Dynamic programming algorithms that locate optimal alignments of two sequences are central techniques for the comparison of biological sequences [Needleman & Wunsch, 1970,Sellers, 1974,Smith & Waterman, 1981] or three-dimensional structures [Barton & Sternberg, 1988,Taylor & Orengo, 1989,Sali & Blundell, 1990,Russell & Barton, 1992]. The algorithms can be divided broadly into those that seek to find a global alignment between the sequences (e.g. [Needleman & Wunsch, 1970] and those that find local alignments (e.g [Erickson & Sellers, 1983,Smith & Waterman, 1981]). Global alignment methods optimize the score for alignment over the full length of both sequences, and are most appropriate when the sequences are known to be similar over their entire length. Local alignment methods allow the common sub-regions of the two sequences to be identified and are appropriate when it is not known in advance if the sequences being compared are similar. Local alignment methods are effective in locating common sub-domains between long sequences that otherwise share little similarity. This feature makes such algorithms suitable for scanning large sequence databanks for similarities to a newly determined sequence.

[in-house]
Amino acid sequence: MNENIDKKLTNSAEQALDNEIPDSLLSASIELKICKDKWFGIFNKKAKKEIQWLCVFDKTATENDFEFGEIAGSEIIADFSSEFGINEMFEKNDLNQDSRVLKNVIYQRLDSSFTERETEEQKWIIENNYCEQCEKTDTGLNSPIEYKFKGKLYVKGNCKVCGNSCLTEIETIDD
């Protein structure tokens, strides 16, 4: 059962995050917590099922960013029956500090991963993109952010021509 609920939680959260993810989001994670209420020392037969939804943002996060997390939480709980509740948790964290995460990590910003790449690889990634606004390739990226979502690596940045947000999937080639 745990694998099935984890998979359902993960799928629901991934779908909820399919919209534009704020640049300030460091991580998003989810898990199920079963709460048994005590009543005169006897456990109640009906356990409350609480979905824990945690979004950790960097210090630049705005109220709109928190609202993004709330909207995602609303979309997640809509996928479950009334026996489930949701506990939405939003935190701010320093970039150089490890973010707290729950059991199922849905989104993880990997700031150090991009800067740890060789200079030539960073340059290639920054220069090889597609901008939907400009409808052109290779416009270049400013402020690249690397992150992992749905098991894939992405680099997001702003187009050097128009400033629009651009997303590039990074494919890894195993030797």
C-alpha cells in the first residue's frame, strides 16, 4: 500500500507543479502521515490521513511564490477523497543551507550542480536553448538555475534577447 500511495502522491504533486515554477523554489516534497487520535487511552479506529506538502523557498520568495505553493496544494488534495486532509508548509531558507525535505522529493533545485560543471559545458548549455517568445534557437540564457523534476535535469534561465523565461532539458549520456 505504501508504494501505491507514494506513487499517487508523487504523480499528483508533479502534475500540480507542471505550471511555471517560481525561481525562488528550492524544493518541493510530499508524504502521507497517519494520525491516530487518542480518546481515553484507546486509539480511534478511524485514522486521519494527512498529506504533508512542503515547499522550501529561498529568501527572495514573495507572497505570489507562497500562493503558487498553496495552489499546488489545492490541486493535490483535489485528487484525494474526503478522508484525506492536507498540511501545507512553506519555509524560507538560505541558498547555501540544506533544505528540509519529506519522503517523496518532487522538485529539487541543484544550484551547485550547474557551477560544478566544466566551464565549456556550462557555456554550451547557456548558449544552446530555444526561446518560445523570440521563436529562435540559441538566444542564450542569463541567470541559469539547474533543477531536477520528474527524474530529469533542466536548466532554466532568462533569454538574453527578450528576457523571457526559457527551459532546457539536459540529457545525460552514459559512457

The Smith and Waterman [Smith & Waterman, 1981] algorithm is perhaps the most widely used local similarity algorithm for biological sequence comparison. The algorithm identifies the single highest scoring sub-sequence alignment and allows for gaps (insertions/deletions). However, it is often true that there may be more than one biologically important alignment between two sequences. For example, a protein domain may be repeated, or domains may be shuffled within multi-domain proteins. Waterman and Eggert [Waterman & Eggert, 1987] have shown how the Smith-Waterman algorithm may be extended to locate the second-best and subsequent local alignments with minimal recalculation, subject to the primary restriction that the different alignments should not intersect. Here, I describe an algorithm that allows all such locally optimal alignments to be determined without the need for re-calculation. The algorithm is similar in principle to that developed by Coulson et al. for the parallel processing Distributed Array Processor (DAP) [Coulson et al., 1987]. However, the algorithm described here is general and has been implemented in C for widely available computers. The algorithm may be applied to any problem that is amenable to the Smith-Waterman dynamic programming algorithm.